Internet Protocol version 6 is an idea whose time has almost come. But what, if anything, should IT directors and network managers be doing to prepare for it?
Internet Protocol version 6 is not that new. It has been around as an idea since the early 1990s and as a draft protocol since 1998. Now, though, it is starting to become something you might think about implementing in the next few years. But what is it, and when should IT departments take an interest?
Pros and cons
The most obvious advantage of IPv6 is that because it uses 128bit addresses instead of 32bit addresses, a lot more addresses are available - 34 x 1038 of them, instead of the theoretical maximum of 4.3 billion that exist in the current incarnation, IPv4.
Christian de Larrinaga, director of the UK IPv6 Task Force, says inefficiencies in IPv4 address management mean there are far fewer global addresses available than the theoretical total. Cisco estimates that two thirds of the available addresses will be used up by the end of this year.
IPv4 users work around shortages of addresses in various ways, for example by using network address translation, which allows more than one organisation to use the same address. However, there are disadvantages to these workarounds.
Address space conservation methods entail some reduction in application flexibility and user security, plus extra expense and complexity. Also, there can be problems with address conflicts, and large companies can face difficulty just managing their internal addressing structures.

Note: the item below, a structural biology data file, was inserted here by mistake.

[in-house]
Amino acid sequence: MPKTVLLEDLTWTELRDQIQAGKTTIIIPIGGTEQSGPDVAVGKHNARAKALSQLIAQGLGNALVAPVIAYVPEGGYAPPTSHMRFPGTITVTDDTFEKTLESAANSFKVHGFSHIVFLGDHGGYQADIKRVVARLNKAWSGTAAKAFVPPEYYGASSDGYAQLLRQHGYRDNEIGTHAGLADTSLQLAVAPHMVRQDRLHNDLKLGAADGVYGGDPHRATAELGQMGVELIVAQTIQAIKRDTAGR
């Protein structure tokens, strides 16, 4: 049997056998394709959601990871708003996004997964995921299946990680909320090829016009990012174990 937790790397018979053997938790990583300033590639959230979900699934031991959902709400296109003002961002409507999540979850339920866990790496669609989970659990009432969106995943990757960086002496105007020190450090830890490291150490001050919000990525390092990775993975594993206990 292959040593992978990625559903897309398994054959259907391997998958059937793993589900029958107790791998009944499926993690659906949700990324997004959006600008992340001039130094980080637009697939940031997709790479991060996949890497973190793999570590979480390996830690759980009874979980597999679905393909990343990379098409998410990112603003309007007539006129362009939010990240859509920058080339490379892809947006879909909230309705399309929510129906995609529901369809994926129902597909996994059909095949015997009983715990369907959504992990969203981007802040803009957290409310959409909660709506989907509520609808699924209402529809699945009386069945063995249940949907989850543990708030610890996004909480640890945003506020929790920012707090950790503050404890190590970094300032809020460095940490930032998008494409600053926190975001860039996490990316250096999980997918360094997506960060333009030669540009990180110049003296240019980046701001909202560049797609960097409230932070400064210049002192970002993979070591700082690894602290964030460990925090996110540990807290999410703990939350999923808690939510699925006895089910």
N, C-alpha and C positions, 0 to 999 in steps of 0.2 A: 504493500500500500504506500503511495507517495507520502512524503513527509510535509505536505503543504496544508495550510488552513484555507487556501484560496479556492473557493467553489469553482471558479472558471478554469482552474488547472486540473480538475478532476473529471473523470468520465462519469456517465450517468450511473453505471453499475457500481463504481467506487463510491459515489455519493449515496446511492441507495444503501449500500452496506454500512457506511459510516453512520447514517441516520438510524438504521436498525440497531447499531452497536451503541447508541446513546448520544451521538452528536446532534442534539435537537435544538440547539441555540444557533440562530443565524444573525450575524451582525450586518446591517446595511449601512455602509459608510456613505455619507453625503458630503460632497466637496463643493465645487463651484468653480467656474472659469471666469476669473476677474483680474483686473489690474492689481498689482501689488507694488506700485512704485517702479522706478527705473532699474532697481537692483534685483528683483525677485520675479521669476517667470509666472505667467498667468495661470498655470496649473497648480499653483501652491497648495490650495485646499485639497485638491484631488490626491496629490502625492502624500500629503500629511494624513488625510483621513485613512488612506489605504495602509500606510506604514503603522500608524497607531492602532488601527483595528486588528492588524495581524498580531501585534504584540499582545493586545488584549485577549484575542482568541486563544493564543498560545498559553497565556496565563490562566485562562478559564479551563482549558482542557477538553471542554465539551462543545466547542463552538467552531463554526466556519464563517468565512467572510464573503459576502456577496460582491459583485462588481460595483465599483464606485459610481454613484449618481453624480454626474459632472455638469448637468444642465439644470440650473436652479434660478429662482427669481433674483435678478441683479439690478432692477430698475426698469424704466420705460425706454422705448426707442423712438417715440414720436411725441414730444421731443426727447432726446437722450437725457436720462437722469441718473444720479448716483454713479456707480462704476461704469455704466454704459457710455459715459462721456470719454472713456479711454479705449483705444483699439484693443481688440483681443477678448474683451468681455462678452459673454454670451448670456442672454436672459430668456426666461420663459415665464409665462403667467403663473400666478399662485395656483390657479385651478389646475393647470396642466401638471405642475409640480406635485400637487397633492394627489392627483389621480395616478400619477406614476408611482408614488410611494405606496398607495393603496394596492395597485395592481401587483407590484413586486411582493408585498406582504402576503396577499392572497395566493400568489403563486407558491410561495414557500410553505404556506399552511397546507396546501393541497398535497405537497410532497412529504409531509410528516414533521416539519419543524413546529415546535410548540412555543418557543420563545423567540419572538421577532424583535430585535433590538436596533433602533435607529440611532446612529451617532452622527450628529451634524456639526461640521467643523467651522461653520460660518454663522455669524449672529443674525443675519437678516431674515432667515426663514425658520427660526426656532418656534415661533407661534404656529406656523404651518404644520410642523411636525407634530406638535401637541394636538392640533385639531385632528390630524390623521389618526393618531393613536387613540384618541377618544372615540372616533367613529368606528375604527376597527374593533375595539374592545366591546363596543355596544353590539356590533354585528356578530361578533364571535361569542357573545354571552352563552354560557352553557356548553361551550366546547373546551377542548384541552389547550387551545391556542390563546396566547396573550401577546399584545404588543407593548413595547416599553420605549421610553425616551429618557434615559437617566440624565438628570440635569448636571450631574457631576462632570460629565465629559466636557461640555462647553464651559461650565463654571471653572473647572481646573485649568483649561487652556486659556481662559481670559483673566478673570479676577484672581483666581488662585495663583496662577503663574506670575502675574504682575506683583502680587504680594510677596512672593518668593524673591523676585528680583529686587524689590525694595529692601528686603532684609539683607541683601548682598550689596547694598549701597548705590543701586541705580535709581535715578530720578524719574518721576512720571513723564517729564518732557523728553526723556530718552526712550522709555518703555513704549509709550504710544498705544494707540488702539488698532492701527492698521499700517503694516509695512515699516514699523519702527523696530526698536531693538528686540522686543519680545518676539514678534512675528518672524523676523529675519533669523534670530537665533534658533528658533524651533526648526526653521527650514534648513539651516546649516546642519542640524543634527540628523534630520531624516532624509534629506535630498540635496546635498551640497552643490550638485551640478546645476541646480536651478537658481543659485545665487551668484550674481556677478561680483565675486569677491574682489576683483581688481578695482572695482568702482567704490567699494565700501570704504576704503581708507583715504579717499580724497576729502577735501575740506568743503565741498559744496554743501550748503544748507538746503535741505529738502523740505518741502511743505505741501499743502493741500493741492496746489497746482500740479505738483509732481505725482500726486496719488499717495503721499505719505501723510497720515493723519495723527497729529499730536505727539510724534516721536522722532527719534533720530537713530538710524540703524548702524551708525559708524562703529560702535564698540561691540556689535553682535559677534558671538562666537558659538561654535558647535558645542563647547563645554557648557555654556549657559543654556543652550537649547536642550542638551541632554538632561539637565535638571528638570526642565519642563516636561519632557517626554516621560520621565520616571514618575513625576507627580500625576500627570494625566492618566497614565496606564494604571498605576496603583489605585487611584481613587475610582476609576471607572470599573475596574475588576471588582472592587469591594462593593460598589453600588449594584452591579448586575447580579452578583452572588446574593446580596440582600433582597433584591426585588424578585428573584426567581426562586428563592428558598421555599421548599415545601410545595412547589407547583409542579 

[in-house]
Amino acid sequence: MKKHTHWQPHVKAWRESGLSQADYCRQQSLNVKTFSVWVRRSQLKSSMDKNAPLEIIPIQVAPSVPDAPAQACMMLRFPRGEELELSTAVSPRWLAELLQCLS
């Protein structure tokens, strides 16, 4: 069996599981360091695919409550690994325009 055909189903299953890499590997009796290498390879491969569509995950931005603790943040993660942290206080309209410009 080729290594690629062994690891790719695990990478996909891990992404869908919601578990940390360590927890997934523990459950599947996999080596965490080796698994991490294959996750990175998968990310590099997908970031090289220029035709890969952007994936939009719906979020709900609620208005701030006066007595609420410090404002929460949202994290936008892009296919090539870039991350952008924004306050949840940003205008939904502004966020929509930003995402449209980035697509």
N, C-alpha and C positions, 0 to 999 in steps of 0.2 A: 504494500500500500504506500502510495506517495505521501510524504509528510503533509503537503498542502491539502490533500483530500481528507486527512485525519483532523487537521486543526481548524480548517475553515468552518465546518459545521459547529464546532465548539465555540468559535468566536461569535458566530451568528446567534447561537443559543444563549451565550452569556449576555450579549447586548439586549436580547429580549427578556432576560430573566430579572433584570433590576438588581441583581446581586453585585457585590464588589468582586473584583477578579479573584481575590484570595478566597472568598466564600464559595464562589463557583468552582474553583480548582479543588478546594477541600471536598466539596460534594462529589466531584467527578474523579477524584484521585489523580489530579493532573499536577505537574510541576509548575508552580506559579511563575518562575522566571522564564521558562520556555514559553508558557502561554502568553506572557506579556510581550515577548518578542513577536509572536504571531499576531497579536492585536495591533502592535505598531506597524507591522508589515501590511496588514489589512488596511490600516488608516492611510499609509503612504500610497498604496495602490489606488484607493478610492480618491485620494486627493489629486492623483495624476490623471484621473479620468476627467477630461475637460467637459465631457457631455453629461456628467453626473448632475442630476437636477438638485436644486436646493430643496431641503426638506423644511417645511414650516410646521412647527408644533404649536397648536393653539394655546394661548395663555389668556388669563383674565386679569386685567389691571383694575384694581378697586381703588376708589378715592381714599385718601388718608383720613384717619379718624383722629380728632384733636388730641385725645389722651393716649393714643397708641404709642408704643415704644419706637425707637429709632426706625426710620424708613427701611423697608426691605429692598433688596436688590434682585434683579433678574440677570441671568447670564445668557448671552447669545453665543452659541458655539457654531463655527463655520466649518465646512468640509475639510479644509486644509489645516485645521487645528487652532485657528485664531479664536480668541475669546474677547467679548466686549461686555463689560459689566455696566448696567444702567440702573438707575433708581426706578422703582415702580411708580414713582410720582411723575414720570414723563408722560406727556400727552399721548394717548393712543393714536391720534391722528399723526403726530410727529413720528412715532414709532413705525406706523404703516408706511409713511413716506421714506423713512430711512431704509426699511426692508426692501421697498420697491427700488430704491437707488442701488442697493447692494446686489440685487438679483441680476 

Some technologies require, or work better with, fixed IP addresses. Always-on domestic internet connections and 3G mobile phone technology are among the developments that could steeply drive up demand for fixed addresses. With IPv6, it will theoretically be possible to give every device its own address, whether it be a car engine, the office coffee machine or a factory process control instrument.
Another advantage of IPv6 relates to its intrinsic end-to-end security. IPsec (IP Security) is built in to IPv6, whereas it is an "optional extra" in version four. Quality of service functions, the ability to multicast and Multi Protocol Label Switching (see glossary) are also built in to IPv6.
Given that IPv6 has been designed to solve the problems of IPv4, its only disadvantage should be the hassle and expense of transition. The process of migration will be helped by techniques that allow IPv4 and IPv6 to run on the same routers and over the same links. "Tunnelling" lets IPv6 traffic travel over an existing IPv4 infrastructure, so you can have islands of IPv6 in what is still essentially an IPv4 network.
Some pioneers are going through the pain of early adoption. Shinichiro Kashiwagi, manager of the Global IP Group at NTT Europe, says, "Japan has the second biggest amount of IP traffic in the world. The limited IPv4 address allocation for Japan was beginning to hinder new applications from emerging and that is why Japan had to be the earliest adopter of IPv6."
Other nations that are likely to get in early include Far Eastern countries that lost out when the IPv4 addresses were allocated and countries such as Afghanistan and African states that have never had much infrastructure.
Europe has its own pioneers. Jane Butler, regional head of strategy and collaboration at Cisco, chairs the 6Net consortium, set up two years ago by the European Commission. She says, "We now have a native testbed right across Europe, and many of the national research networks, including the UK Education & Research Networking Association, have deployed it."
When and why to deploy
For any company wanting to dip a toe in the IPv6 water now, there are testbeds. Major suppliers of networking equipment have been building it into their offerings and Microsoft is eagerly doing the same.
IPv6 services, too, are beginning to appear. This month, NTT Europe is launching a full commercial IPv6 service aimed at corporate users, ISPs and research establishments, corporate users and research centres.